Grading effort or knowledge?

Daily Mail:

When Aleksander Kucharski arrived in Britain from Poland, he expected he would get a first-class education.

He was accepted at a Roman Catholic state school which boasts one of the best academic records in the country and is recognised by Ofsted as outstanding.

But after two years he is so disillusioned that he has gone home to his old school, saying his British classmates were interested only in shopping and partying.

"I was treading water within the British education system," said 16-year-old Aleksander.

"The boys were childish, they didn't read papers and weren't interested in anything.

"And the girls only talked about shopping and what they were going to do on Friday night.

"In Poland you have to know the names of all countries, even the rivers. But in England hardly anyone could place Kenya or Poland on the map. The teachers didn't test knowledge, only effort."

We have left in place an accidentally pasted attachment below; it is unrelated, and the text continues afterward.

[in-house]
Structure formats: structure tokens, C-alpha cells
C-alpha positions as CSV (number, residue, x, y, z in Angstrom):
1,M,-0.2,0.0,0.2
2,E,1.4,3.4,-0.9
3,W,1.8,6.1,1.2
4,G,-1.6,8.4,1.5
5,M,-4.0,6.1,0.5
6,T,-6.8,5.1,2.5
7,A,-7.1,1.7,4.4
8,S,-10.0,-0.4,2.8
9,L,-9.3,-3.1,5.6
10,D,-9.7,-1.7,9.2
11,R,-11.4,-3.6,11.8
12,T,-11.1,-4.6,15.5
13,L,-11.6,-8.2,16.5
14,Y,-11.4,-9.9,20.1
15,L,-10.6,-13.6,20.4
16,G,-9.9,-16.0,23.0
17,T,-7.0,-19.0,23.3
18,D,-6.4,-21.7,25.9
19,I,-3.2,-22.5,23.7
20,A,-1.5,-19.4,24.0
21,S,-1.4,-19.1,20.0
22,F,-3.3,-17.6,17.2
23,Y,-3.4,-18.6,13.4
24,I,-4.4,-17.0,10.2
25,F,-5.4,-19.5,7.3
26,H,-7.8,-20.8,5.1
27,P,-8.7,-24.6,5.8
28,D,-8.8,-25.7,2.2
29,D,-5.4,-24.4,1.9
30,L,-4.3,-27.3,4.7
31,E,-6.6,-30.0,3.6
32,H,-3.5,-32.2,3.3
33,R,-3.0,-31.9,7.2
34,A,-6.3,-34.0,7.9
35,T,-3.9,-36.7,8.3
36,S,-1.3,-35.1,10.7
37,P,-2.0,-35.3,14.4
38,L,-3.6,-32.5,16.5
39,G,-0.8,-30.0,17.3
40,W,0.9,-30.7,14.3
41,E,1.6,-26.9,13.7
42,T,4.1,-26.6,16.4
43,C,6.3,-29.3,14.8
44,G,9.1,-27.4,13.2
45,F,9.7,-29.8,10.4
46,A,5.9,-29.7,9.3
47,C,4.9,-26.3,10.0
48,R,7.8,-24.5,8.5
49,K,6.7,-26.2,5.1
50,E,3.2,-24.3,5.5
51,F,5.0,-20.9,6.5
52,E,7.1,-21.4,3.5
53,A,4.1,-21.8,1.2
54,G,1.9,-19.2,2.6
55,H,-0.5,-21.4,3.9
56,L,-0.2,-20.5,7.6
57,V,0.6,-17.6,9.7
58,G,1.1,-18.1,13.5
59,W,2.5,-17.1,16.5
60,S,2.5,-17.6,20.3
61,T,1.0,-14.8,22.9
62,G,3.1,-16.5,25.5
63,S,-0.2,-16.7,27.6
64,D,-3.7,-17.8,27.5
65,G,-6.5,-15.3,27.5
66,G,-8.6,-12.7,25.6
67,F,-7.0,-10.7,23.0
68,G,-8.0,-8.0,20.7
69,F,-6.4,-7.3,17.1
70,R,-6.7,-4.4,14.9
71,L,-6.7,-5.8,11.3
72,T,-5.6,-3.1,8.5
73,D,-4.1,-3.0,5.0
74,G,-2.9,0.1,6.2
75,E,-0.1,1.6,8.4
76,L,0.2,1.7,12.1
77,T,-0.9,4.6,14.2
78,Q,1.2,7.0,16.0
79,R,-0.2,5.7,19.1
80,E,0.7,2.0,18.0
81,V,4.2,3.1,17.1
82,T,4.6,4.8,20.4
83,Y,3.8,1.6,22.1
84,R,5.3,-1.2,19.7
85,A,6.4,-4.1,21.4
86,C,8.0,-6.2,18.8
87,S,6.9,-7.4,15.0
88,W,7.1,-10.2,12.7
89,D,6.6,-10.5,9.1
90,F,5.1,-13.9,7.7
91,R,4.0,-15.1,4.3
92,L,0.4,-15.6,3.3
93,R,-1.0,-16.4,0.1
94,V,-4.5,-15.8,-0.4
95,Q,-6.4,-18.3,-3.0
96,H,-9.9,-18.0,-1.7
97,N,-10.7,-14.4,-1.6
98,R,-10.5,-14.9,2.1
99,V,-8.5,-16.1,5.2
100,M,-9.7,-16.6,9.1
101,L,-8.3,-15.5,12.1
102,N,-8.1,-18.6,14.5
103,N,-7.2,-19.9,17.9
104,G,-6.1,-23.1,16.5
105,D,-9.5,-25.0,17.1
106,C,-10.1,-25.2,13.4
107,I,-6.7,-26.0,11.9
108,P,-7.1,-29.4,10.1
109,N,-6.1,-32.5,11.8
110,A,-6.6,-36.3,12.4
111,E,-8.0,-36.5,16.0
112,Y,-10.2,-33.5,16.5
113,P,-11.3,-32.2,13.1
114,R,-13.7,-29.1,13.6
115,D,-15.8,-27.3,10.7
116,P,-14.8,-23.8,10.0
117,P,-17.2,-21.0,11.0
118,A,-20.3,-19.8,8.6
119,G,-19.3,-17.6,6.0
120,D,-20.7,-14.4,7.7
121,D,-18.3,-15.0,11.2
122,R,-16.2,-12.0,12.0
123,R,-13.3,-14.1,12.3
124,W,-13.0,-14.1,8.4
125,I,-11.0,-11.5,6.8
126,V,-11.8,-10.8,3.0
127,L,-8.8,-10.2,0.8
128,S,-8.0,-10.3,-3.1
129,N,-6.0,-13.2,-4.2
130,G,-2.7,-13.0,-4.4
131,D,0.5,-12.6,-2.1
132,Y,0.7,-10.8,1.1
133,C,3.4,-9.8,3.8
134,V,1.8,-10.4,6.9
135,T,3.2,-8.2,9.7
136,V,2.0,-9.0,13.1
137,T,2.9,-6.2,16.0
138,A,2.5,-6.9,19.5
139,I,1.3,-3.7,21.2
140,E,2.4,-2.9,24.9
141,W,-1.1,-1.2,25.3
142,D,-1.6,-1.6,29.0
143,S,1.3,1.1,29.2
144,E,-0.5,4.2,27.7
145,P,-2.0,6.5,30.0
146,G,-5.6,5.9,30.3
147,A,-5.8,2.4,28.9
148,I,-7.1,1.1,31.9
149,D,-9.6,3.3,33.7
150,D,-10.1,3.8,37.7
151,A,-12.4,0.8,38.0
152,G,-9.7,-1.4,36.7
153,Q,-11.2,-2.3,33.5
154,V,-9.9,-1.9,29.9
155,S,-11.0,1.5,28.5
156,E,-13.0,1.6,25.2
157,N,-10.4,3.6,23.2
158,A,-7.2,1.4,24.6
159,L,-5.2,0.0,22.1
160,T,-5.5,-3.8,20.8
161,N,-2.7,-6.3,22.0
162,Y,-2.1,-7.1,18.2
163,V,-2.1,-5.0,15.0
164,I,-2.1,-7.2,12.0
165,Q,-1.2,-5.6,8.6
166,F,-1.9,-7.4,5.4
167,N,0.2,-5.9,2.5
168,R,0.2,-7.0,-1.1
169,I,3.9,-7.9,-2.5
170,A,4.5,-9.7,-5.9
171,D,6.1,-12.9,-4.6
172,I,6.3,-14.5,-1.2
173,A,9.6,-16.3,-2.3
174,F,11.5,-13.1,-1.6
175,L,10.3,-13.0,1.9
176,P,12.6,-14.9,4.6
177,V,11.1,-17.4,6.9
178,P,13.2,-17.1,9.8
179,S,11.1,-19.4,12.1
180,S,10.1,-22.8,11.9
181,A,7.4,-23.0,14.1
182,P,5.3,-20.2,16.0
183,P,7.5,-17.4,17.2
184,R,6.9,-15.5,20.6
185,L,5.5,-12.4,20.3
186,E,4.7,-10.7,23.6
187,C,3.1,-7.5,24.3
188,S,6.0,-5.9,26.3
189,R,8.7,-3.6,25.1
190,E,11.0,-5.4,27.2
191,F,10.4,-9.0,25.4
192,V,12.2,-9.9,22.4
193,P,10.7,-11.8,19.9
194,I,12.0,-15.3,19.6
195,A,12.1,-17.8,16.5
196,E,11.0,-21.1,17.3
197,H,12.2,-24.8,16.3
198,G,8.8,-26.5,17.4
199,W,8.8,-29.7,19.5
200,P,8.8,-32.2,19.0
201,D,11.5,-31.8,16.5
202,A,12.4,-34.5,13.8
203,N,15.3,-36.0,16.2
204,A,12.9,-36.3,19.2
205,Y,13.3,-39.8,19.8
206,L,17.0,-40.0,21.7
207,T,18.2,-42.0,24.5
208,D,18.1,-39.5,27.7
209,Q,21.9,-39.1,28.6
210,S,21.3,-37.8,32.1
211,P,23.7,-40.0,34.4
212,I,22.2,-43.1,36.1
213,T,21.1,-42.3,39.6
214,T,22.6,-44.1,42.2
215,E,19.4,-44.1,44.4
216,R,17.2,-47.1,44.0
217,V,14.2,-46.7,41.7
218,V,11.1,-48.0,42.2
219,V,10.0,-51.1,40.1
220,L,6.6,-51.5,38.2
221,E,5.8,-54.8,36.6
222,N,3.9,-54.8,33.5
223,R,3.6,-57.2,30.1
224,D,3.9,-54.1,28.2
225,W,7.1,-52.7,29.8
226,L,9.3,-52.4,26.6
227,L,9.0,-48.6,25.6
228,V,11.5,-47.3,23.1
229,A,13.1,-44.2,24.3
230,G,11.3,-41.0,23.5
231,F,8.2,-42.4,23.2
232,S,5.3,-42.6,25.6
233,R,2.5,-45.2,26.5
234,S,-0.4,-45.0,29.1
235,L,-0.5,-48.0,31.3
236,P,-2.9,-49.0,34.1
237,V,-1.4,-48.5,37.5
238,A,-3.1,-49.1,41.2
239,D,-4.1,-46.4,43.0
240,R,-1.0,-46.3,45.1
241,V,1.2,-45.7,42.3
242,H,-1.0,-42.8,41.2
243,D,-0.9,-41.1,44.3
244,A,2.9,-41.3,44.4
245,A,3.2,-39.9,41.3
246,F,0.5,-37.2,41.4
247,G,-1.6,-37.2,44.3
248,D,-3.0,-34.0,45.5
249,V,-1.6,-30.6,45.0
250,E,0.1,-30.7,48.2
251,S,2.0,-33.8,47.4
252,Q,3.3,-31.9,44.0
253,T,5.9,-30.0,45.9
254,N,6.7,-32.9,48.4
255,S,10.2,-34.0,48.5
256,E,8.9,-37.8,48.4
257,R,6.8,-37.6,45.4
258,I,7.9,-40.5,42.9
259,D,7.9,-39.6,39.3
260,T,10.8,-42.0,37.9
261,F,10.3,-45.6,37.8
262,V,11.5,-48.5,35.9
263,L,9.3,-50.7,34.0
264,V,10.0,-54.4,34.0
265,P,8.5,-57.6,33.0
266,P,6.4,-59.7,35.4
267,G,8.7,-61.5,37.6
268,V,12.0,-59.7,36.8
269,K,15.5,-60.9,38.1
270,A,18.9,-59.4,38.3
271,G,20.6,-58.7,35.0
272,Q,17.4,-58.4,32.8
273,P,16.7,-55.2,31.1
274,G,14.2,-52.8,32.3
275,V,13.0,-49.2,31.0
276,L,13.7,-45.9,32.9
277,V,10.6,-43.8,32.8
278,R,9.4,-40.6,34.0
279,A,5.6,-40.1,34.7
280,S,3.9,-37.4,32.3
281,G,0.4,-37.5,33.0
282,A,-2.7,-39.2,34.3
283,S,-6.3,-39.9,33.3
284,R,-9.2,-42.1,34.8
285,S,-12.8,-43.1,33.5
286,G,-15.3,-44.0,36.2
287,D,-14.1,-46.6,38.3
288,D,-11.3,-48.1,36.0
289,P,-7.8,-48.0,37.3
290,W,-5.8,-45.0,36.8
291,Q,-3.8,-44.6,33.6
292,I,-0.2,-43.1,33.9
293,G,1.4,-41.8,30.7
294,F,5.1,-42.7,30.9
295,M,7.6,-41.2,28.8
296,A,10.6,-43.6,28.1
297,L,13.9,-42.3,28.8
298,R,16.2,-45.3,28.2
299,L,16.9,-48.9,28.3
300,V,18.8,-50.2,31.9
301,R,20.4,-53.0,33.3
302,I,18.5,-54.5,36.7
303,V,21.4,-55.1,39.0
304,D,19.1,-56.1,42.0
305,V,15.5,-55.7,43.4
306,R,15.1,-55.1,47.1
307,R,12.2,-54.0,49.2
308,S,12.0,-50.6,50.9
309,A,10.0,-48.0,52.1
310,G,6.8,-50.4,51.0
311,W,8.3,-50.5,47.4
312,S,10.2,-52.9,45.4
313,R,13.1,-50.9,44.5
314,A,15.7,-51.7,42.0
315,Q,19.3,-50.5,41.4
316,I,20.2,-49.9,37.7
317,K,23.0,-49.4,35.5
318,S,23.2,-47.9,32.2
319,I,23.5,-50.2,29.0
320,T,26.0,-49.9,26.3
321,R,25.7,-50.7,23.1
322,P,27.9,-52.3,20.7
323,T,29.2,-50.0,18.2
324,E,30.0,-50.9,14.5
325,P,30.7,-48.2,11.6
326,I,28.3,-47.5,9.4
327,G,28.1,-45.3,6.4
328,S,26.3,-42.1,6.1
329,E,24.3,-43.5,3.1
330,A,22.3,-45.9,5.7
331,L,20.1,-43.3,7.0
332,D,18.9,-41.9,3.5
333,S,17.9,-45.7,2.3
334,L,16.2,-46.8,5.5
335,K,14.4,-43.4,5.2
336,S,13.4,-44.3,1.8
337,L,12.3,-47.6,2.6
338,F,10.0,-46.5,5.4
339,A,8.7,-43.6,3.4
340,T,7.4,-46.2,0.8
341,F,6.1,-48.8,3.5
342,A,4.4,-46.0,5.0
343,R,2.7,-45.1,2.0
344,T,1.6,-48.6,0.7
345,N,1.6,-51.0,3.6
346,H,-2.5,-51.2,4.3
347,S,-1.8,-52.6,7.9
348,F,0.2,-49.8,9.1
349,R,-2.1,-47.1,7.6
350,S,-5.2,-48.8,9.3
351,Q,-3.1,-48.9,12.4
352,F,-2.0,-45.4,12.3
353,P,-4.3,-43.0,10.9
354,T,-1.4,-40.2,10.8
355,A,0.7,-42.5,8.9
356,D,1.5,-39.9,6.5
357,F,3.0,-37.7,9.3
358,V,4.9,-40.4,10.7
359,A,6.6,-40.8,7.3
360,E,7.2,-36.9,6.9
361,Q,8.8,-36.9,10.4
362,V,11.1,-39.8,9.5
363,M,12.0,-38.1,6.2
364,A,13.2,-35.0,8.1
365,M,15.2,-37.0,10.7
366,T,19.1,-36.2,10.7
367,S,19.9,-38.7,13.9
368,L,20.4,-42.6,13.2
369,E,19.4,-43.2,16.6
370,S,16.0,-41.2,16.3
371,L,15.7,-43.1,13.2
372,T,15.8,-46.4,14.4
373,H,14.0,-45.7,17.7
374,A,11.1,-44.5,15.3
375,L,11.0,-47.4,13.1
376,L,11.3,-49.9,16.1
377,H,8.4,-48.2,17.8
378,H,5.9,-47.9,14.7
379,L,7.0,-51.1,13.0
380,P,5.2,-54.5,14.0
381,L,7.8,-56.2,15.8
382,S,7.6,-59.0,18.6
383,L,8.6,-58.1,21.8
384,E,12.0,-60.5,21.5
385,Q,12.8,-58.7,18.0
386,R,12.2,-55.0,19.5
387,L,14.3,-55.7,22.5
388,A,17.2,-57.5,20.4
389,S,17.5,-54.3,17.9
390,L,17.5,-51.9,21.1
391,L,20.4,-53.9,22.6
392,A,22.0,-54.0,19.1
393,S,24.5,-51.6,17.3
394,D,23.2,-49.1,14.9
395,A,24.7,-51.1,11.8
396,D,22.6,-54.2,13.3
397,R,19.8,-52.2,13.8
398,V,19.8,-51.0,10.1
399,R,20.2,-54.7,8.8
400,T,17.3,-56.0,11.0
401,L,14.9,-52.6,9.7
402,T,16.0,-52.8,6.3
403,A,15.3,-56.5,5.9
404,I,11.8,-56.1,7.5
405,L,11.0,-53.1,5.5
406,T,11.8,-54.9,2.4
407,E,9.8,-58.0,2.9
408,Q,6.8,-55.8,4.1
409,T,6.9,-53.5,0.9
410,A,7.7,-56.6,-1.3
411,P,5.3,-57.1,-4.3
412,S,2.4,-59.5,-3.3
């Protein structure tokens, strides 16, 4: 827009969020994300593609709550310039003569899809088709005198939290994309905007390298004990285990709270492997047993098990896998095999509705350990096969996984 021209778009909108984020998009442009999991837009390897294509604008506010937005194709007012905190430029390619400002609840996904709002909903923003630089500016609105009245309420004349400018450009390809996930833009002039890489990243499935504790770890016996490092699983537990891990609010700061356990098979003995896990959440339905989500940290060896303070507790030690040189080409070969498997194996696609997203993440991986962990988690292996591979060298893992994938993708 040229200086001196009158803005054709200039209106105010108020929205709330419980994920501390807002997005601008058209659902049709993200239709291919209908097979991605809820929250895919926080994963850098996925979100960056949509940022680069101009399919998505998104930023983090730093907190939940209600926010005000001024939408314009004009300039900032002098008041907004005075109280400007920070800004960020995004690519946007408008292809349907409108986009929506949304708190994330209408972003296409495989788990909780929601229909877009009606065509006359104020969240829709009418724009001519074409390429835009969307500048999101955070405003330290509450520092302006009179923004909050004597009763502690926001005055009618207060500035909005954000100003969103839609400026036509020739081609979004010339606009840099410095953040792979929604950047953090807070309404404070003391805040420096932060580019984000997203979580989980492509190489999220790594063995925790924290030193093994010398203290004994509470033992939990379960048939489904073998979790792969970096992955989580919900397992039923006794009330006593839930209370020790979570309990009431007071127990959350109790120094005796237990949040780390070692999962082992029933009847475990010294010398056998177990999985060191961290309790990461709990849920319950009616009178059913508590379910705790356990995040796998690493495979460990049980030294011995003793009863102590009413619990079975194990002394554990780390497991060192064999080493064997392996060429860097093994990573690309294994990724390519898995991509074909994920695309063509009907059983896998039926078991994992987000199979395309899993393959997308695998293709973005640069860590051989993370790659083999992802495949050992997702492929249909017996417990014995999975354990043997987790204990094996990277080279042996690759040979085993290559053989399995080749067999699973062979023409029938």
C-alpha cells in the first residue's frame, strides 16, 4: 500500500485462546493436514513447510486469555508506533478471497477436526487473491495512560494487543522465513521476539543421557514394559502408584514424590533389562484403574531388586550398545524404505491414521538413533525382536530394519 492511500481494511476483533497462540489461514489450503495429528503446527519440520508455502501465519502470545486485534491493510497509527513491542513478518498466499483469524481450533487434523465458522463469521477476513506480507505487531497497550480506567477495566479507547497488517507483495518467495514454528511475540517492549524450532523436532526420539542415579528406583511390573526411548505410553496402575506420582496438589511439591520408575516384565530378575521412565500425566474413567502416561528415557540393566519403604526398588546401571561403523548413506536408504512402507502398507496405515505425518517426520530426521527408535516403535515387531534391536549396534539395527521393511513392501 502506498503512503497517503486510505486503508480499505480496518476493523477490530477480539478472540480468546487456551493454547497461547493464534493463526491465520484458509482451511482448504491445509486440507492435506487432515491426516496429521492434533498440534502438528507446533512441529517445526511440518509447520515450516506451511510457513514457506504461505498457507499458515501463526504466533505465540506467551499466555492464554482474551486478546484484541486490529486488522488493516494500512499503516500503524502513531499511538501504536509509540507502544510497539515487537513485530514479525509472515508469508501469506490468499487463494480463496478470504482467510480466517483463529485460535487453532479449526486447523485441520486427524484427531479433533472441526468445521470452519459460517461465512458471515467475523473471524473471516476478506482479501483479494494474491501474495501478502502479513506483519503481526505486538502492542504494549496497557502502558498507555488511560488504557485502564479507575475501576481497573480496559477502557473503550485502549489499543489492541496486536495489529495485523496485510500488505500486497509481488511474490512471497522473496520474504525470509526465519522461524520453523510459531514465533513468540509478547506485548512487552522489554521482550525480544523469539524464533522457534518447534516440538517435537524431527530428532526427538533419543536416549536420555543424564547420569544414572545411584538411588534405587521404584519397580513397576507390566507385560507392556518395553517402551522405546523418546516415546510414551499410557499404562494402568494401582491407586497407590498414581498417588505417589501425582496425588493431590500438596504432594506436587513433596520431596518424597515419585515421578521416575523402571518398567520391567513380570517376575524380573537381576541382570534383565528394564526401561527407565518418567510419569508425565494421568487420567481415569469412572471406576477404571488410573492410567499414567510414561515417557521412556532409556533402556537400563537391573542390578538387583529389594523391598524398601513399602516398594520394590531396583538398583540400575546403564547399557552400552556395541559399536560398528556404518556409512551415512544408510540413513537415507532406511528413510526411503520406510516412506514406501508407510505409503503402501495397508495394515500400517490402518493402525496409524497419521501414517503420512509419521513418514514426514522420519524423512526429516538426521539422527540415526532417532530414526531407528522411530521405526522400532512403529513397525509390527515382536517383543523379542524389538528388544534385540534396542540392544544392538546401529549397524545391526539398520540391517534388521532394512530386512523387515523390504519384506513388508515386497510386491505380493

Aleksander started at St Thomas More High School in North Shields, North Tyneside, after his parents, who are both doctors, came to England.

In June he informed his mother Anja, a psychiatrist, and father Robert, a medical consultant, that he was returning home to continue his schooling.


Many of the public schools in this country suffer from the same malady. Three of my grand kids are now in a private school in San Antonio and the differences are remarkable. The oldest is having to make the biggest adjustment, because he had never been required to memorize such basic items as the multiplication tables. Now all three are memorizing poetry, songs and skills needed for future learning. Parents owe it to their children to find out whether they are being graded on effort or knowledge. If it is the former it may just be giving them some misplaced self esteem.

BTW, the Poles accomplished "one of the most remarkable mathematical exercises known to history," according to military historian John Keegan in his terrific book, Intelligence in War. They were able to crack the German Enigma code allowing them to understand the logic of the machine using pure mathematic reasoning. It was done with pencil and paper since they did not have access to modern computers. There were other examples of Polish brain power in the book.


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